Earlier this week, Esquire magazine published an article titled “How to Nail the Job Interview.” It’s written in the style of Esquire‘s recurring “What I’ve Learned” feature, which I also love – concise little statements with lots of wisdom per ounce.
In my most recent client-side position as vice-president of marketing, I hired 10 staff. And I interviewed 40-50 others in the process. With that in mind, I’d like to expand on a few of Esquire‘s tips that I thought were spot-on:
“Bring a smile.”
Yes, it’s a pressure-charged situation, and different interviewees wear that differently. But also remember that most organizations aren’t looking at “overly serious hard-ass” as a cultural fit. Relax and be yourself, and that hopefully includes an amiable disposition.
“…you have done a lot of research about how you can help the company.”
I’ll be more pointed: If you can’t research the company very well prior to the interview, save everyone some time and stay home. My last employer was notoriously private and thus difficult to research, but several interviewees found ways to gather information. One asked very good questions about rising input costs that affected the whole industry. Another did multiple store checks, took notes and drew conclusions. A third worked his network, gathering perspective from competitors and even retail buyers. This kind of research not only shows initiative; it also gives the interviewer a taste of your thinking. That combination can be an important tie-breaker in a close decision between candidates.
“That same day, e-mail your thanks and mail a handwritten thank-you note to everyone you met. Overkill is better than underkill.”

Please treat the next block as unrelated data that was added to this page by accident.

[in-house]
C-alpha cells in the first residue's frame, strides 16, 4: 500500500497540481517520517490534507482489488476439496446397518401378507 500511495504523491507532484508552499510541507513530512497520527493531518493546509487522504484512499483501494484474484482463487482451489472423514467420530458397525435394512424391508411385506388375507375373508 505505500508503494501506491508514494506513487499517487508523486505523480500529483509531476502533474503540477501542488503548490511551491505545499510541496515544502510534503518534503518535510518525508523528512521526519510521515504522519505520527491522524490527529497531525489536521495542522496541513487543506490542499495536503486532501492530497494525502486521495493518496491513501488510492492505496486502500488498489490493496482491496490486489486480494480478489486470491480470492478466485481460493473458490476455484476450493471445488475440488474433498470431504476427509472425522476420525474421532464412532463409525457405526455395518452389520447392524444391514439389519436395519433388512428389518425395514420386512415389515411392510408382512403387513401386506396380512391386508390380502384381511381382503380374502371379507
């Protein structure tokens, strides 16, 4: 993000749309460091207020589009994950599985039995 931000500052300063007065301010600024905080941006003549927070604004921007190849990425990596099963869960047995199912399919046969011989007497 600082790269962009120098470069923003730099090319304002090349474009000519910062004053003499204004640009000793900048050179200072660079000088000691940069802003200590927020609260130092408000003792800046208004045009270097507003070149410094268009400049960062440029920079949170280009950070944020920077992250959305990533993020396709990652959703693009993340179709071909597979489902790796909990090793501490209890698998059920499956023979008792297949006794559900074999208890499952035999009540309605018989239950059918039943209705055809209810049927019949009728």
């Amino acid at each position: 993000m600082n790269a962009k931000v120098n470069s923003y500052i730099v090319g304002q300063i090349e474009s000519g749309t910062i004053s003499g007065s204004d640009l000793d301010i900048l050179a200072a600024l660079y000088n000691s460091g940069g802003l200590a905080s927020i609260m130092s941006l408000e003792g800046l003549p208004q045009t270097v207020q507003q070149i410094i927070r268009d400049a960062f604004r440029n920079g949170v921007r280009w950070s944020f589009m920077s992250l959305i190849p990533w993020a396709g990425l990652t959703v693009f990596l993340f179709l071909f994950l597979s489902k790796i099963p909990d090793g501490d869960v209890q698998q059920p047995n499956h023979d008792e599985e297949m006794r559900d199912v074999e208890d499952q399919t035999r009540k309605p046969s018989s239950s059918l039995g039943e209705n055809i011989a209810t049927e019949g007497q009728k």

Very true. Several interviewees did neither; again, if it’s a close decision, this can be a tie-breaker. Most interviewees thanked me electronically. So a handwritten thank-you, with specific references to our conversation, is a very memorable and pleasant touch.
Three More Tips to Get the Job Interview Right
I’ll add a few of my own:
Come prepared with a long list of good questions.
I was dismayed by interviewees who, when given the opportunity, asked only 2 or 3 surface-level questions. (Or, in a few cases, NONE AT ALL.) Believe me, nobody ever said, “I’d like to hire her, but she just asked too many good questions.” Do your research on the company and industry, know what’s important to you personally, and craft your questions accordingly.
Lay off the technique.
There is polish, and then there’s disingenuous presentation of oneself. I don’t want to feel like you’re feeding me lines that were fed to you by your career coach. Nobody wants to invite a bullshitter into their orbit. Again: Relax and be yourself.
The job market is tough right now, and employers are aware that many of you may have been on dozens of recent interviews. But “jaded and/or entitled” is not the vibe you want to send. Same goes for bad-mouthing past employers or bosses. If you can’t keep a positive attitude during the brief window of a job interview, what am I to expect if you join my team?